The arc Charlie goes through reminds me of the way I felt when I started dating the girl I’d go on to marry. I remember having moments where I’d blame myself for the distance she put between herself and her family, who were perfectly fine with my existence as long as I called myself their daughter’s roommate. At one point I told her she could go to holiday gatherings alone and I could stay home so that they wouldn’t be forced to dance around our relationship.

Even if I knew I did nothing wrong, I offered that option because they were her family, and my relationship with her created tension between them. Despite my best efforts, I would find myself thinking that things would be easier if I were a white boy instead of a Black girl, because yeah, as if sexuality wasn’t enough of a hurdle, we’re also an interracial couple.

This is extremely similar to the way Charlie feels about, well, anyone who cares about him, often treating himself like a burden because he’s gay. Charlie is quick to blame himself for the way Nick’s friends act toward him and the way Ben treats him. He’s internalized the belief that it’d be easier if Nick didn’t like him, going so far as to apologize for fights that Nick’s friend, Harry, starts. Heartstopper’s depiction of that kind of mentality is painfully honest and all too relatable, but what’s beautiful about it is the fact that Charlie isn’t left to feel that way.

You’re worth fighting for

While it is important to teach lessons of self-love and standing up for yourself (which Charlie does with Ben in the end), what I really appreciate about Heartstopper is how it shows Charlie that he’s worth fighting for. He doesn’t have to accept the homophobia he deals with, more importantly, others are allowed to have his back and be there for him.

Charlie is the “I’m used to it” guy. When someone makes fun of him, he brushes it off because that’s what he’s come to expect. When people defend him (like Nick or Tao), he tells them not to, because he thinks it’ll cause more trouble than it’s worth. He goes so far as to consider breaking up with Nick because he doesn’t want Nick to lose his friendship with Harry—even when Harry calls him a slur.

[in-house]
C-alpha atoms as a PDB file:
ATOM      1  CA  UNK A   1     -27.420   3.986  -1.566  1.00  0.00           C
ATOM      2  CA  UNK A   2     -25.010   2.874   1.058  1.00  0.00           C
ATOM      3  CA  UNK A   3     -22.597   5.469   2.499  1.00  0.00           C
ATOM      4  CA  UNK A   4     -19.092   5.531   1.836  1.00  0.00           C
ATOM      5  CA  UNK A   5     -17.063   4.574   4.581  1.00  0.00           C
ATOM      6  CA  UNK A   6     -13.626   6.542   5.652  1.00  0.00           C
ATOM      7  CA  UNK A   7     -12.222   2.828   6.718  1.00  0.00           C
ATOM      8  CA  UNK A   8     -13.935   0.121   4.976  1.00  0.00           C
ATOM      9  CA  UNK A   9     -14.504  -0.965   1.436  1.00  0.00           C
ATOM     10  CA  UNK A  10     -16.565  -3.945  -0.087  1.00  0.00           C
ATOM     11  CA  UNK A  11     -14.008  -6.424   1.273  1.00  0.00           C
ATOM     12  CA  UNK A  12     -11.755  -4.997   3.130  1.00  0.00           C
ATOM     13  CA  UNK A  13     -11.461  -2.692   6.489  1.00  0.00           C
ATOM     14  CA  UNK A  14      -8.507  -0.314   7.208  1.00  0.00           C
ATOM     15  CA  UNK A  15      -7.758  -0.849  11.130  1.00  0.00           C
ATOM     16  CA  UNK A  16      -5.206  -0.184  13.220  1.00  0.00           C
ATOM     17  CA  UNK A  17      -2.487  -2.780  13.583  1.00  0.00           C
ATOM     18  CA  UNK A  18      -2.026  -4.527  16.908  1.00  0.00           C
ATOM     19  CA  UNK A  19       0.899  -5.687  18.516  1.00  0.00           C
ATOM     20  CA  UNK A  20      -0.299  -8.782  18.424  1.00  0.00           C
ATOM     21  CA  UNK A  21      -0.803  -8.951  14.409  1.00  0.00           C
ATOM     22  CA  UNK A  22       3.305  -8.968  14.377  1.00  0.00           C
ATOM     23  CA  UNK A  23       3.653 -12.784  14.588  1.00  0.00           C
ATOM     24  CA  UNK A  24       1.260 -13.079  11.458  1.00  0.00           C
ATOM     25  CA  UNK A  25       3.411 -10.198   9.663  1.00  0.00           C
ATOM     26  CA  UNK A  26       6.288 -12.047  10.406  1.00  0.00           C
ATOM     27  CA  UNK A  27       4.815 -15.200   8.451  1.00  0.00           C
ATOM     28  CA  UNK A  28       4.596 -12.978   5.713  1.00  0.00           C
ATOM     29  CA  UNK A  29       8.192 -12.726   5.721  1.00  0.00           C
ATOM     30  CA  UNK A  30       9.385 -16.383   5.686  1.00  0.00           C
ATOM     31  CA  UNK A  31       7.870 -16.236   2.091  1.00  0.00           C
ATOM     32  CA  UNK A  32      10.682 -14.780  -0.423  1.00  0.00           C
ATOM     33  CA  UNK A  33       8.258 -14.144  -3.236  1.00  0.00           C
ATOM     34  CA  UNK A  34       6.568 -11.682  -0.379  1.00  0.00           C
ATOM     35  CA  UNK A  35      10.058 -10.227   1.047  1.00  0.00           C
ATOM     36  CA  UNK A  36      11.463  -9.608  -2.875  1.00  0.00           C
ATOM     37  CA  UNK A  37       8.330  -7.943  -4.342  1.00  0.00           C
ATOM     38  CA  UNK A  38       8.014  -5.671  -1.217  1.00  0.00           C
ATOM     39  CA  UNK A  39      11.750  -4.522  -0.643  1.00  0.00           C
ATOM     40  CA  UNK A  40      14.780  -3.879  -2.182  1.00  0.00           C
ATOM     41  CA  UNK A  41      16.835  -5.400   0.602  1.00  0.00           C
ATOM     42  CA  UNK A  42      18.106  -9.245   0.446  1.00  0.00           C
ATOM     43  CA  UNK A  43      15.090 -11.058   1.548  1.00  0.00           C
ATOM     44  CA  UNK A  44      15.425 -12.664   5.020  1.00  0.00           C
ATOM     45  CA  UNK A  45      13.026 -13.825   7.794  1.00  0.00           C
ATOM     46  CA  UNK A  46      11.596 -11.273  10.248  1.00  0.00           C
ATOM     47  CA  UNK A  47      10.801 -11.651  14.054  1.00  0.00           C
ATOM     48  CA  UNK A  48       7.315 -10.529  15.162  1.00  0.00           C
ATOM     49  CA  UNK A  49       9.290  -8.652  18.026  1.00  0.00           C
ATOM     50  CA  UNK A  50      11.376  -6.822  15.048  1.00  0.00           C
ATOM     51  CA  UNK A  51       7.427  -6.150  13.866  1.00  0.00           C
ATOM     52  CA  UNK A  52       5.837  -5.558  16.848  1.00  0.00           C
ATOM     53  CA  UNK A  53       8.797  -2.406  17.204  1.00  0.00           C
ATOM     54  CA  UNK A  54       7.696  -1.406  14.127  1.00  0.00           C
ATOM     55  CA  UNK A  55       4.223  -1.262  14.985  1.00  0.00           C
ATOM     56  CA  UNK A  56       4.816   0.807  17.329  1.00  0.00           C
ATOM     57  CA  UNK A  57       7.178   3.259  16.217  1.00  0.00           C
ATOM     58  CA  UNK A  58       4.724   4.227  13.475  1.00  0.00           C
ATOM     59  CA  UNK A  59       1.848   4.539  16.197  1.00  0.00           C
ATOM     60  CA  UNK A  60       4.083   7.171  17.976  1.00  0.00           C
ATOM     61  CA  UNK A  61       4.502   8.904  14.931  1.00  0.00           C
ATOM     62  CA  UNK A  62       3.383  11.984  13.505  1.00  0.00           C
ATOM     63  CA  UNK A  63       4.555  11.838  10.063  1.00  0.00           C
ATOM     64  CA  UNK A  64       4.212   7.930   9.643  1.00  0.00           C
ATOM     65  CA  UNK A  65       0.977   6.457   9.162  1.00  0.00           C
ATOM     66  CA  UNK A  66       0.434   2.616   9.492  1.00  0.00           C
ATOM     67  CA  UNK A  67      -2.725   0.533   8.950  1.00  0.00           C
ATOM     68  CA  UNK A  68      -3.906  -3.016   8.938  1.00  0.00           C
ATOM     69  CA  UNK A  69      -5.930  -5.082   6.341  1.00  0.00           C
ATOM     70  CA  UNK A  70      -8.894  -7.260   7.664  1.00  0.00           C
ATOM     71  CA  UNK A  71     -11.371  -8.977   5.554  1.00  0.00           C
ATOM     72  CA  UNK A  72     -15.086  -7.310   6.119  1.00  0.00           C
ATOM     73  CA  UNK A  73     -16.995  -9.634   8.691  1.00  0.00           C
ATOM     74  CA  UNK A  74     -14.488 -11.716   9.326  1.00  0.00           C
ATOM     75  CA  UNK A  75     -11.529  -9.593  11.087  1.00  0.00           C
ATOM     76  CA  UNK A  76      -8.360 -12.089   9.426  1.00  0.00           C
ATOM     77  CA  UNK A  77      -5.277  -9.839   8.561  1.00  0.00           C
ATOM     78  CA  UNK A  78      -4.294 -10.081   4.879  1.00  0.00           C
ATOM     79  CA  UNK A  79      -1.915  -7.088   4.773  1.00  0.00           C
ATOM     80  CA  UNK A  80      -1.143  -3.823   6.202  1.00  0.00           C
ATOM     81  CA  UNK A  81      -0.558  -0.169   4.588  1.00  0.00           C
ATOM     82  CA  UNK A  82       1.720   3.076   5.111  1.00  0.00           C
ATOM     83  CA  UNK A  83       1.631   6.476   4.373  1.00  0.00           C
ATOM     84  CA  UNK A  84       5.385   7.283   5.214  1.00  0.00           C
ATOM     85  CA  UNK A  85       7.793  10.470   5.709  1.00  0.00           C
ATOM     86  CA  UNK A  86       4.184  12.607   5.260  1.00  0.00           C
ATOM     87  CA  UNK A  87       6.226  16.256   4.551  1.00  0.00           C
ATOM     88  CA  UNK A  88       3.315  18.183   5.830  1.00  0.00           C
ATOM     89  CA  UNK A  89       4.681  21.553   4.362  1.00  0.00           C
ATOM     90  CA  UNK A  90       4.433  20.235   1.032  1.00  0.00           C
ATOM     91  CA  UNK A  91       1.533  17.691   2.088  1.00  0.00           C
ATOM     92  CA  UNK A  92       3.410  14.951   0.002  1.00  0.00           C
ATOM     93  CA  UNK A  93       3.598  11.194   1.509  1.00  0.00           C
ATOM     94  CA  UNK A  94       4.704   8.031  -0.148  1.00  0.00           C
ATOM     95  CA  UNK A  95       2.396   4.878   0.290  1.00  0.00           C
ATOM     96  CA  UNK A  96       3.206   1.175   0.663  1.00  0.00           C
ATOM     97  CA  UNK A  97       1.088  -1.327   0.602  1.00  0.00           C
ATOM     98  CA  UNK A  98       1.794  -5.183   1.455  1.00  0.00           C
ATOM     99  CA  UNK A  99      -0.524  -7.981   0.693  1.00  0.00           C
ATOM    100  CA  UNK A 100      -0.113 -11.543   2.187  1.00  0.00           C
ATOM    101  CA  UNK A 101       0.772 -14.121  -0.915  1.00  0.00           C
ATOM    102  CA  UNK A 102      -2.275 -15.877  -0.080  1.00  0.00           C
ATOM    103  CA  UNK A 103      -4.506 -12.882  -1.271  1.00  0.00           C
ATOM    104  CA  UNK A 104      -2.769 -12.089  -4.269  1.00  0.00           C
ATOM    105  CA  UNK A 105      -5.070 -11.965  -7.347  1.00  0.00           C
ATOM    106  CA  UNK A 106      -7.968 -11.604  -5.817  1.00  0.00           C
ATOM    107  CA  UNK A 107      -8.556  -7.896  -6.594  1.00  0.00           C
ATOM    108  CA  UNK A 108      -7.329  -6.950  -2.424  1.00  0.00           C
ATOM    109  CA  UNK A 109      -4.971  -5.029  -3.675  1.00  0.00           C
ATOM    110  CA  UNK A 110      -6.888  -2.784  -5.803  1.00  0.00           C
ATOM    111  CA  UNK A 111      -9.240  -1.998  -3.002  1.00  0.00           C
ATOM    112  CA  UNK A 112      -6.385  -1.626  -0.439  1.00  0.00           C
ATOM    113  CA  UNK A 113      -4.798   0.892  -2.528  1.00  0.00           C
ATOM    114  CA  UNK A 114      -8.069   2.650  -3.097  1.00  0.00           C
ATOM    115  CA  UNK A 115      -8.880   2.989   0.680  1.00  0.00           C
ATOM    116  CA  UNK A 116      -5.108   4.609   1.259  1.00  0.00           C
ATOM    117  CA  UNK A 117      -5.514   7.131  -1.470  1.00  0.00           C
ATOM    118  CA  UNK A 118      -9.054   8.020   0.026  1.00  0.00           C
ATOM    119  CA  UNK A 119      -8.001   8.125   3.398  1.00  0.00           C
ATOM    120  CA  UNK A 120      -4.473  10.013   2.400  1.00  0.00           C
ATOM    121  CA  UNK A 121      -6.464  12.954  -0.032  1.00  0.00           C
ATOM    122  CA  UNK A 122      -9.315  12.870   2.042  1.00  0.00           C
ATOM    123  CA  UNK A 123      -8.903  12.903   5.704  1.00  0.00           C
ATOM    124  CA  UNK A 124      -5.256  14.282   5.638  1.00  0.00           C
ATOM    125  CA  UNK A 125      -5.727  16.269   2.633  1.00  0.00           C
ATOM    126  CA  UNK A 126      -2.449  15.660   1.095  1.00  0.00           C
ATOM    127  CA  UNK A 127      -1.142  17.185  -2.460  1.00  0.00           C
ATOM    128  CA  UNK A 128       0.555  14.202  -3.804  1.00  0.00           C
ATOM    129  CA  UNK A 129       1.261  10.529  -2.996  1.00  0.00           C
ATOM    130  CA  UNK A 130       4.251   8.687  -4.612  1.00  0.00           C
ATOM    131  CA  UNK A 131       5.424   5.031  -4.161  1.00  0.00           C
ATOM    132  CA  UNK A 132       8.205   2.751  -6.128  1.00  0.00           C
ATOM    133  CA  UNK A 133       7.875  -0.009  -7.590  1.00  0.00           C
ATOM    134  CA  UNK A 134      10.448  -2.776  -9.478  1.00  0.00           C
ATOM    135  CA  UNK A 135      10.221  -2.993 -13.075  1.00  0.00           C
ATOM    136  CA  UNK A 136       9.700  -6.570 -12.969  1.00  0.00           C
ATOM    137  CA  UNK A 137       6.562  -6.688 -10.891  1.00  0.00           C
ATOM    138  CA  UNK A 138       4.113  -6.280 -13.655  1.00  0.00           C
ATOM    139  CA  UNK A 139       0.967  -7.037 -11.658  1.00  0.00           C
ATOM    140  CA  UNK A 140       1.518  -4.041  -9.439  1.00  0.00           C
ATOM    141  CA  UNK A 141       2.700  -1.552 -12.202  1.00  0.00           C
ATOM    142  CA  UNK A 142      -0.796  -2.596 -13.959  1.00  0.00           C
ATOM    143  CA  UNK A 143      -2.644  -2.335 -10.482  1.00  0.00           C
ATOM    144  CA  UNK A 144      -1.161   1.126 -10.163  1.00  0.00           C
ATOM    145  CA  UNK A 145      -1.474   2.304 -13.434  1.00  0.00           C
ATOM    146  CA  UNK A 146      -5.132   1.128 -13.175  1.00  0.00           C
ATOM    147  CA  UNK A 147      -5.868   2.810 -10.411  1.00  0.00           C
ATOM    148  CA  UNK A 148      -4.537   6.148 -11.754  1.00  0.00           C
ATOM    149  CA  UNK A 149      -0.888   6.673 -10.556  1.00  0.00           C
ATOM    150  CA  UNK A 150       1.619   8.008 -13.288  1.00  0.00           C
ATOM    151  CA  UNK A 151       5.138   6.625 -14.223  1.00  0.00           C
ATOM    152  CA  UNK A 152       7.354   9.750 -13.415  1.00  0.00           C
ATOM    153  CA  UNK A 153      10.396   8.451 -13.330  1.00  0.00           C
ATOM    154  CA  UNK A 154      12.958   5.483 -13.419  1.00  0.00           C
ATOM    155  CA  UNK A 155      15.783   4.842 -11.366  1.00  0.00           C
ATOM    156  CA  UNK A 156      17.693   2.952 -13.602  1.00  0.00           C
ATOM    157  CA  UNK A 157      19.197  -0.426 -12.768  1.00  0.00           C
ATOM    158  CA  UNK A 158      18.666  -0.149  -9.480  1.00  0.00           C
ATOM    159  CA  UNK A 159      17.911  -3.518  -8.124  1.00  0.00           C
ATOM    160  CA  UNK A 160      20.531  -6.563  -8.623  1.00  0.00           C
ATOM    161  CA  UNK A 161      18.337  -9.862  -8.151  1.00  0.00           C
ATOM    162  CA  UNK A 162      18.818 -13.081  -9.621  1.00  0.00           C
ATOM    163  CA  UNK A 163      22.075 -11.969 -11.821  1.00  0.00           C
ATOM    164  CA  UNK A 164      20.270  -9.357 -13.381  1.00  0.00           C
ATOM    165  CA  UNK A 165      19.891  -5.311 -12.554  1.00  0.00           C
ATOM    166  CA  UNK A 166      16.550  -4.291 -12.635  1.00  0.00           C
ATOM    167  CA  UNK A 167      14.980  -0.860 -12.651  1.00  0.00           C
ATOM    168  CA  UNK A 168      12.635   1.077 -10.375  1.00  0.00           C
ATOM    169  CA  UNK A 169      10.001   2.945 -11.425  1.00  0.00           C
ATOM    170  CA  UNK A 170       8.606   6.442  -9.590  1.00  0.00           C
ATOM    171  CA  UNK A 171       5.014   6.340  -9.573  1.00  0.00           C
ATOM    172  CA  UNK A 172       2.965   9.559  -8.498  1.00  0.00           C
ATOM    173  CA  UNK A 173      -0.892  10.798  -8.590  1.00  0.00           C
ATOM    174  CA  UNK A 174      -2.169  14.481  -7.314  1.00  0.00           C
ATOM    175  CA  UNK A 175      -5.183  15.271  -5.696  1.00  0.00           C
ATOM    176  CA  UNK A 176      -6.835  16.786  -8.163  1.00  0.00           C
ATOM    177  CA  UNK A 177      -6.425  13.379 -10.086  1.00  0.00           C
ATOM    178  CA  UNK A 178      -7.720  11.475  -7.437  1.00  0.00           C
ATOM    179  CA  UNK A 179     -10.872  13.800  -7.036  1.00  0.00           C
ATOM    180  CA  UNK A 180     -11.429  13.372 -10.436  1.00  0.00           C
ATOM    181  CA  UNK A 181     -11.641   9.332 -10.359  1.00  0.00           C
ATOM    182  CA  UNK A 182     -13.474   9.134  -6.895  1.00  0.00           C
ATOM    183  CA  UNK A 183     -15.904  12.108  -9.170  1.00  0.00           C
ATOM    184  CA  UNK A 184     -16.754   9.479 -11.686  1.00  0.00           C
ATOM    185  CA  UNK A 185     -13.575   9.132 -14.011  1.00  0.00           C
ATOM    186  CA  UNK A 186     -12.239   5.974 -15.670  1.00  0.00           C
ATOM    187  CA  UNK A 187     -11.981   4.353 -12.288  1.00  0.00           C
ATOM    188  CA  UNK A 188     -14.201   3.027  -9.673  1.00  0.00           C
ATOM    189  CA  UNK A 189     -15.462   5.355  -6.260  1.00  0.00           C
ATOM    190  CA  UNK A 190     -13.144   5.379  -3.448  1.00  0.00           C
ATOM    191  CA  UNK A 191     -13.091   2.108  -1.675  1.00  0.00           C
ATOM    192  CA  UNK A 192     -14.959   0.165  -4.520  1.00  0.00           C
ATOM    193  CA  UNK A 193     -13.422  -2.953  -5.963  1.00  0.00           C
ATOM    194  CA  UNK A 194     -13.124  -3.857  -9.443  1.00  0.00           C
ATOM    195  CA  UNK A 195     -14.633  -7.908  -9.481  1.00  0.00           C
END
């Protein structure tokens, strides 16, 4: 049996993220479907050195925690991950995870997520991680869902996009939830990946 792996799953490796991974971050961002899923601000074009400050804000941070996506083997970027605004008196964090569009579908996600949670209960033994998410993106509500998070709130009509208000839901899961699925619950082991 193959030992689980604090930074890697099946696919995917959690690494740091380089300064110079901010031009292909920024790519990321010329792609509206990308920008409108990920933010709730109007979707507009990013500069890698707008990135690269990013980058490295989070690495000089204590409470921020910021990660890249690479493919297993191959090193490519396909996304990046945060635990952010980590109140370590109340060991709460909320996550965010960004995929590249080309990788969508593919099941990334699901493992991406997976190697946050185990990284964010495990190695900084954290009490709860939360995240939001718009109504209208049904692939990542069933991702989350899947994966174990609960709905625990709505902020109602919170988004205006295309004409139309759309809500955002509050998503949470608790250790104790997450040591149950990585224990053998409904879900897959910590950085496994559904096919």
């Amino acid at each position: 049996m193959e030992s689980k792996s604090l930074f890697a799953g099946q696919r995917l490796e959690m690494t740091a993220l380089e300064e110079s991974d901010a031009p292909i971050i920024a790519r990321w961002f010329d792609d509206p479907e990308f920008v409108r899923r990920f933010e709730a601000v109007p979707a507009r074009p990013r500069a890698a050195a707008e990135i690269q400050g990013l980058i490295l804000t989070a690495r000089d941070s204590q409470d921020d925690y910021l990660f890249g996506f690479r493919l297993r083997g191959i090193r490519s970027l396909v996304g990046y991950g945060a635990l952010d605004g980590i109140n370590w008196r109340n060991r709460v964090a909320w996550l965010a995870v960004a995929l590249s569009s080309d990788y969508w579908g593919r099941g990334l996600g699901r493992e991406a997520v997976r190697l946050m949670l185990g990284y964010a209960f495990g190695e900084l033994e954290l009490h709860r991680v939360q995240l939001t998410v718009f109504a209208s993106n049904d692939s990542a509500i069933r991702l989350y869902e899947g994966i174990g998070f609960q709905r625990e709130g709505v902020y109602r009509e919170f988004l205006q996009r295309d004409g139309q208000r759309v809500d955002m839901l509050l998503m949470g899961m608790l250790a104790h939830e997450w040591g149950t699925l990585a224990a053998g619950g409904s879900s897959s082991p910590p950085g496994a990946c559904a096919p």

Charlie has to learn that it’s not okay that he’s used to being bullied. It’s not okay that he’s used to the hate people like Harry fling at him. More importantly, he has to learn that him being close to someone isn’t going to make their life more difficult. It’s okay that Nick decided that Harry and his friends weren’t good people, because they’re not. It’s not worth keeping a friendship with someone who enjoys dealing in cruelty and who labels toxic behavior as a joke.

Watching a queer kid learn that his sexuality isn’t a burden is exactly what I needed in 2001. While that’s not exactly what was being offered in entertainment back then, I managed to figure it out in other ways (namely, a lot of fandom circles and a damn good mom). Seeing stuff like Heartstopper makes me happy that queer kids have something like this that they can point to, and I hope more stories like this are released.

(Image: Netflix)

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Briana (she/her - bisexual) is trying her best to cosplay as a responsible adult. Her writing tends to focus on the importance of representation, whether it’s through her multiple book series or the pieces she writes. After de-transforming from her magical girl state, she indulges in an ever-growing pile of manga, marathons too much anime, and dedicates an embarrassing amount of time to her Animal Crossing pumpkin patch (it's Halloween forever, deal with it Nook)